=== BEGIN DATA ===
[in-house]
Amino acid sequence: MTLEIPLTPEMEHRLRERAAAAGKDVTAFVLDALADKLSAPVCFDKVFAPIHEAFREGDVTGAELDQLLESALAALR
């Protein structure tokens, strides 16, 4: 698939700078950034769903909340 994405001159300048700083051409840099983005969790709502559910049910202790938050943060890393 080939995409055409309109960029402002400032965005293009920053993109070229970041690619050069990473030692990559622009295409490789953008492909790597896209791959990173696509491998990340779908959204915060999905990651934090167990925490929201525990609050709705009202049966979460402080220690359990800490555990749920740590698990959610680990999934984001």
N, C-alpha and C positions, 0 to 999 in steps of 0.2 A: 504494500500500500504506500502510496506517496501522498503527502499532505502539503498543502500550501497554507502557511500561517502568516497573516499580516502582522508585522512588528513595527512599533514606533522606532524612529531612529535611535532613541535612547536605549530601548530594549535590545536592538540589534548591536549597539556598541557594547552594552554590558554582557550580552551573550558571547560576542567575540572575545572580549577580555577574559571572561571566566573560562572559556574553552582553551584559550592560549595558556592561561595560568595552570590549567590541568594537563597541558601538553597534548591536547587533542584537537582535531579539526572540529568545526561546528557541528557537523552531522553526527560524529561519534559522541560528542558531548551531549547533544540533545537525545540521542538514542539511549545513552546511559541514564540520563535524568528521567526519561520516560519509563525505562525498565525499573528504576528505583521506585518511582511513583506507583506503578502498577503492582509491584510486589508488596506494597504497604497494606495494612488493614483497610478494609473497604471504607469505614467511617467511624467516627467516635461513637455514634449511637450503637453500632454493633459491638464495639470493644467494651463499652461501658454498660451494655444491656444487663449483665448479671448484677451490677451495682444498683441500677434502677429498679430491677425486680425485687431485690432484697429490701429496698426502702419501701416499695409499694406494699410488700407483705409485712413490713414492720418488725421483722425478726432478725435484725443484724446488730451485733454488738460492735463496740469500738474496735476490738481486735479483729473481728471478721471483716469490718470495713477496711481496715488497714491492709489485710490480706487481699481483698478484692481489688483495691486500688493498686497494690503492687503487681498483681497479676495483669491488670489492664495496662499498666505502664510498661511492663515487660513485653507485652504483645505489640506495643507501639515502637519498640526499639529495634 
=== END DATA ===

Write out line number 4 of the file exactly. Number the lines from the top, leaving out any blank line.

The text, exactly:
N, C-alpha and C positions, 0 to 999 in steps of 0.2 A: 504494500500500500504506500502510496506517496501522498503527502499532505502539503498543502500550501497554507502557511500561517502568516497573516499580516502582522508585522512588528513595527512599533514606533522606532524612529531612529535611535532613541535612547536605549530601548530594549535590545536592538540589534548591536549597539556598541557594547552594552554590558554582557550580552551573550558571547560576542567575540572575545572580549577580555577574559571572561571566566573560562572559556574553552582553551584559550592560549595558556592561561595560568595552570590549567590541568594537563597541558601538553597534548591536547587533542584537537582535531579539526572540529568545526561546528557541528557537523552531522553526527560524529561519534559522541560528542558531548551531549547533544540533545537525545540521542538514542539511549545513552546511559541514564540520563535524568528521567526519561520516560519509563525505562525498565525499573528504576528505583521506585518511582511513583506507583506503578502498577503492582509491584510486589508488596506494597504497604497494606495494612488493614483497610478494609473497604471504607469505614467511617467511624467516627467516635461513637455514634449511637450503637453500632454493633459491638464495639470493644467494651463499652461501658454498660451494655444491656444487663449483665448479671448484677451490677451495682444498683441500677434502677429498679430491677425486680425485687431485690432484697429490701429496698426502702419501701416499695409499694406494699410488700407483705409485712413490713414492720418488725421483722425478726432478725435484725443484724446488730451485733454488738460492735463496740469500738474496735476490738481486735479483729473481728471478721471483716469490718470495713477496711481496715488497714491492709489485710490480706487481699481483698478484692481489688483495691486500688493498686497494690503492687503487681498483681497479676495483669491488670489492664495496662499498666505502664510498661511492663515487660513485653507485652504483645505489640506495643507501639515502637519498640526499639529495634 